College Finance: Investing in Education
Paying for School Without Selling an Organ
It's not just Tiger Moms who worry about college.
Today, planning for college when you're ten isn't some freaky high-achieving thing. Not only is getting into a college whose name you actually want to hang in your office tougher than ever, but finding the money to pay for it seems near impossible.
The problem is especially bad post-2008 financial crisis. Let's take a look at, say, Wake Forest University's endowment (i.e. the total assets colleges use to cover student fees, buildings, and operating costs). It was 1.254 billion in 2008, and the next year, it dropped to .887 billion, which meant less money for students (das you). While some universities have recovered from the financial crisis, it took a schlep of about five years for the numbers to come close to what they were in 2008. It ain't easy to climb back up, and you never know when another crisis might hit.
Time's a wasting.
Investing is one way you can get the money you need to get a college education. Let's say you started when you were ten, and you or your parents put $2,000 a year into an investment account—something like S&P 500 index funds. You could compound that investment at 8% a year, and you'd have a nice chunk of change by the time you grabbed your high school diploma.
Another option is to have your parents invest in a 529 Savings Plan. This type of savings plan is designed especially for college costs and helps your parents defer taxes on their investment until you're actually a freshman. If your family started early, you might have enough to pay for tuition and maybe some extras.
Other Ways to Pay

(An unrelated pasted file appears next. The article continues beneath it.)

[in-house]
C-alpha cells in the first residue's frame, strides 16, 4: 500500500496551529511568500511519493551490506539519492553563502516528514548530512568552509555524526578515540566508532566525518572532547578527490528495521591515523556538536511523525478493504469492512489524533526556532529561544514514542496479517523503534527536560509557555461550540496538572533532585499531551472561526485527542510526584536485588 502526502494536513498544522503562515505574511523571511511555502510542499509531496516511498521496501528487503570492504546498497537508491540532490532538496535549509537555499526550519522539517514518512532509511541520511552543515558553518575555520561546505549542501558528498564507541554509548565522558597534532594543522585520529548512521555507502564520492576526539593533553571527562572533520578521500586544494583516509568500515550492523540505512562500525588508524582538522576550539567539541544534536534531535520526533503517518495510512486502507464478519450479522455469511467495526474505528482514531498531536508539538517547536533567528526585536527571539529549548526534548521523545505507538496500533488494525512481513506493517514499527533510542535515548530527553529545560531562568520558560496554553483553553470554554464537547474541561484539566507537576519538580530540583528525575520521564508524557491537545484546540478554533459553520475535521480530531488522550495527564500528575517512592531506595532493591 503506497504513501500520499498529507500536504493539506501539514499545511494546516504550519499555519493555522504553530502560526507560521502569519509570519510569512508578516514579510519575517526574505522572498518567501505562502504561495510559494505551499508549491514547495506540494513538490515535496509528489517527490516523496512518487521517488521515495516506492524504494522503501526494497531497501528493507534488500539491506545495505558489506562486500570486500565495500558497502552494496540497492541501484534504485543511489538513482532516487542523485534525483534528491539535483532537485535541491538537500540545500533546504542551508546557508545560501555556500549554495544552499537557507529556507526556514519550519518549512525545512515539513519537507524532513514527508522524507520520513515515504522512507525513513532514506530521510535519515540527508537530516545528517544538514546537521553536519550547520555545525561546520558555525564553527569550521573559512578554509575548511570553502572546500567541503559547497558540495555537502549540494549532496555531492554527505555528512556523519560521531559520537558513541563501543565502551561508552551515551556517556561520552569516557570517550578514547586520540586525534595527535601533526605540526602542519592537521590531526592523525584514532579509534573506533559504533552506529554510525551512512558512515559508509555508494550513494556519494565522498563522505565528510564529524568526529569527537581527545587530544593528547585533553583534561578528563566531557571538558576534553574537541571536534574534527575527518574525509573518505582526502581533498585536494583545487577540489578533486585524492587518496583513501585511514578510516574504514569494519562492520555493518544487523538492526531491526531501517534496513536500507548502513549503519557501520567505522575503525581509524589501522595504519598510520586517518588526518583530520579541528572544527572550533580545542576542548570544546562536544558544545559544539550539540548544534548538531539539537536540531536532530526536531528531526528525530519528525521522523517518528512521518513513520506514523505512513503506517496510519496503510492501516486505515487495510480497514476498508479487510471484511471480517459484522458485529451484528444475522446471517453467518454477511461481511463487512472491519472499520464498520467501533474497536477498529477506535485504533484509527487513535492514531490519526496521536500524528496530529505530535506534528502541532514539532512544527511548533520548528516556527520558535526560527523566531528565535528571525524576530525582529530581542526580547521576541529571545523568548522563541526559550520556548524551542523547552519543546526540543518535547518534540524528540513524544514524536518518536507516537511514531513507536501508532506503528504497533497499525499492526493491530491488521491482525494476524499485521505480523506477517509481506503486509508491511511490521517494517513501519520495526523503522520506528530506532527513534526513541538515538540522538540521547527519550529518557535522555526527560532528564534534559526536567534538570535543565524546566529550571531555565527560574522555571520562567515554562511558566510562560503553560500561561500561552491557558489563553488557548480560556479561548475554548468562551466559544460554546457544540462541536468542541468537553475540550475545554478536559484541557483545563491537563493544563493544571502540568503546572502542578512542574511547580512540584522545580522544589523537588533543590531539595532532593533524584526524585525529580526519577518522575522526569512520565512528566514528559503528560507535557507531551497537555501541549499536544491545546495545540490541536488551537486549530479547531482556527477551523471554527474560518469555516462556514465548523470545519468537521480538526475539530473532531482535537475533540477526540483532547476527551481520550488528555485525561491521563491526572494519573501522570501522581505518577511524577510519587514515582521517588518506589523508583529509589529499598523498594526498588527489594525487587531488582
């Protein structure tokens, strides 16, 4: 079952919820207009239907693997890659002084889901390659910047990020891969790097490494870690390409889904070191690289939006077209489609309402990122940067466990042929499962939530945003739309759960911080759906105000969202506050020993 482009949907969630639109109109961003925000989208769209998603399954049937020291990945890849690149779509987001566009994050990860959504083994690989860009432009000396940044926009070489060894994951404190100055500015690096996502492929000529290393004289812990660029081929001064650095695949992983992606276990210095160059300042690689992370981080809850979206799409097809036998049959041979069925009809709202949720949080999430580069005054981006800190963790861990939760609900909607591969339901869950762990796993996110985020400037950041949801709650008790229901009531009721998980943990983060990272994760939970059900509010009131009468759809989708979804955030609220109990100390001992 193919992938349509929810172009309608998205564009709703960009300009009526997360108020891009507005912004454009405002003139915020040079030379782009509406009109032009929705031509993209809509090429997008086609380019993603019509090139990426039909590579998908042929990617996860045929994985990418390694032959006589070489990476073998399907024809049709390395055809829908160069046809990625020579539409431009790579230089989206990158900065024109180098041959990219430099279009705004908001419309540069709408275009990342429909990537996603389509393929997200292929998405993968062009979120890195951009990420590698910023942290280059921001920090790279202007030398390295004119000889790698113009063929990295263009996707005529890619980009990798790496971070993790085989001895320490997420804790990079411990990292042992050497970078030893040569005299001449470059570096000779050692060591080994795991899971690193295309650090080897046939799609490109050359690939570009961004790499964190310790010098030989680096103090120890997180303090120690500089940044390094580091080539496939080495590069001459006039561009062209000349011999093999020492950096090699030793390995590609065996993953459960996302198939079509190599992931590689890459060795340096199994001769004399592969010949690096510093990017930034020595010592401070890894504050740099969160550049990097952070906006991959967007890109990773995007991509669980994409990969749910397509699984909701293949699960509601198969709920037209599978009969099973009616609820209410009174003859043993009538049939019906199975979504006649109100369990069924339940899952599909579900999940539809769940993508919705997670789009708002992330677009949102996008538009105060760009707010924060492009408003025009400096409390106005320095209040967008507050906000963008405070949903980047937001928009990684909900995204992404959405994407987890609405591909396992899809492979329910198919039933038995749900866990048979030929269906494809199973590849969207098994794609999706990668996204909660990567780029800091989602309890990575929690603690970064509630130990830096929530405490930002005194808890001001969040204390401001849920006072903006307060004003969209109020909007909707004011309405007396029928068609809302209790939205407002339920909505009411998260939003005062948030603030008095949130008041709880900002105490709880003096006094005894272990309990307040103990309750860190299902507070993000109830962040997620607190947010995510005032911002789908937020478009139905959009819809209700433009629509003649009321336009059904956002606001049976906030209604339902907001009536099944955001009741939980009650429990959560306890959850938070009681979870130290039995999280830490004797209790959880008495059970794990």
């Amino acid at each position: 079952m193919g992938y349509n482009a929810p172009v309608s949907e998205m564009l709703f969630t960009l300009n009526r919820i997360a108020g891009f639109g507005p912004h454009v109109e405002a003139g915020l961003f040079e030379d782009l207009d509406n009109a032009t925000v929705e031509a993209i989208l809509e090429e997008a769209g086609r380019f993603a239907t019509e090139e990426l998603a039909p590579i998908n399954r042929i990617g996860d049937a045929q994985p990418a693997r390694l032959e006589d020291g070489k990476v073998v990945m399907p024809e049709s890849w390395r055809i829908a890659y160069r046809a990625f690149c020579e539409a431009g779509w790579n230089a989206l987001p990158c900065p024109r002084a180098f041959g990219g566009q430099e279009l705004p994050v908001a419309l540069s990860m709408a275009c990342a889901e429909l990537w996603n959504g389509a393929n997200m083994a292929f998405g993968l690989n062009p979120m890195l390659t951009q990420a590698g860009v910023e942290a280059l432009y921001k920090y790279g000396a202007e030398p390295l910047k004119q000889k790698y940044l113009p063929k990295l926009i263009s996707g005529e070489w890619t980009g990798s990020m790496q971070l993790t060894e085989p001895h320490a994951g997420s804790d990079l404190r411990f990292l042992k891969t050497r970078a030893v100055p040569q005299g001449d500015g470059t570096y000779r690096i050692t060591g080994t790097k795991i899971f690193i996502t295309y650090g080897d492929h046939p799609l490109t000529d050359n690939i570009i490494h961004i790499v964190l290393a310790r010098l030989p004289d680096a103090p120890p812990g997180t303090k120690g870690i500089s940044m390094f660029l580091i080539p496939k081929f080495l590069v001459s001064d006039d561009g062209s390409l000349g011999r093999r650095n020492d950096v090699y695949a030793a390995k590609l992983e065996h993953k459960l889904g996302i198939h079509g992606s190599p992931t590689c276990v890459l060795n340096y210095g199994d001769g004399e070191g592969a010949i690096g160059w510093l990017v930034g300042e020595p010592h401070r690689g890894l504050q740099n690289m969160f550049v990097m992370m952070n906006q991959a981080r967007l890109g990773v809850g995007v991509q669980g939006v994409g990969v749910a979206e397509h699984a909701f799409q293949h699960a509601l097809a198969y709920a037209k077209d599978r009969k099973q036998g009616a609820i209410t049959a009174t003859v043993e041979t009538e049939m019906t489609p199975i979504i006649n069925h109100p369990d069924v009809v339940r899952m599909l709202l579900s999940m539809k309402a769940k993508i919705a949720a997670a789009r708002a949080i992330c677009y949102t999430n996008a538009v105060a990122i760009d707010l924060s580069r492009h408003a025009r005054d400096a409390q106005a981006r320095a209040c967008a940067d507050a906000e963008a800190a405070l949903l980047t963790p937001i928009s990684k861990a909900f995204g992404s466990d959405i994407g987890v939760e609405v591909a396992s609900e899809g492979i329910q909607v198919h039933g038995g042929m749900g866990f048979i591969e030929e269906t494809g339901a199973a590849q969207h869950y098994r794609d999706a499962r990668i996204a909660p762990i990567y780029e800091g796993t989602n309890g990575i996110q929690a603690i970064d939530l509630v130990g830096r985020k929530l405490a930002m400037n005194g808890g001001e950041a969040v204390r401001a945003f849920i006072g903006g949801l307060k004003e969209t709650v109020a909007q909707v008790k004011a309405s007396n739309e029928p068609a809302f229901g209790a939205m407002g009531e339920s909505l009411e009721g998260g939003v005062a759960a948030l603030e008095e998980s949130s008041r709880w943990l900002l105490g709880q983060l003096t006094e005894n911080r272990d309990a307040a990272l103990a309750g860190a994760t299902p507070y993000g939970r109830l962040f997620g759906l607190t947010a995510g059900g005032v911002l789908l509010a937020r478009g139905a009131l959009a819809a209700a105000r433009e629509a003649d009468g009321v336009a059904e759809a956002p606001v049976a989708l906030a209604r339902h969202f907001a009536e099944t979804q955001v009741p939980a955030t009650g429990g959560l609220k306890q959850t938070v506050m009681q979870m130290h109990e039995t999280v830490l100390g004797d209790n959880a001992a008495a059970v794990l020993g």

Maybe you didn't start saving at age 10. (Most people don't.) Maybe your parents were too busy raising you or working 60-hour weeks or just didn't know about investments because they hadn't read Shmoop.
How can you pay for tuition, food, and the new jacket you need for winter? You have a few options.
Your school's career counseling office has a bunch of 'em. As long as you're not looking for glamour, you can work on campus for a few extra bucks. There's also the Federal Work-Study Program. If you qualify for the program (it's based on need), you are guaranteed at least minimum wage and a job to help you pay for college.
Depending on your family's financial status, you could qualify for financial aid. Bursaries are need-based and you don't have to apply to get them; the school will work out what you qualify for. You also don't have to repay them, so they're basically free money.
There are scholarships for just about anything (including your sandwich-making skills), but you do need to apply for them. As soon as you find out you want to go to college, start applying for every scholarship you qualify for—even if just a little bit. You never know. Your PB&J classic sandwich could let you pay for a semester.
Nobody wants student loans, but they're a necessary evil if you don't have cash and don't want to sell a kidney. When looking at student loans, go after the government-backed ones first. These loans have the lowest interest rates and the best terms.
Take out the smallest loans you can, and try to make up the difference with work-study programs, scholarships, and savings. The bigger the debt, the bigger the headache when you have to pay it off.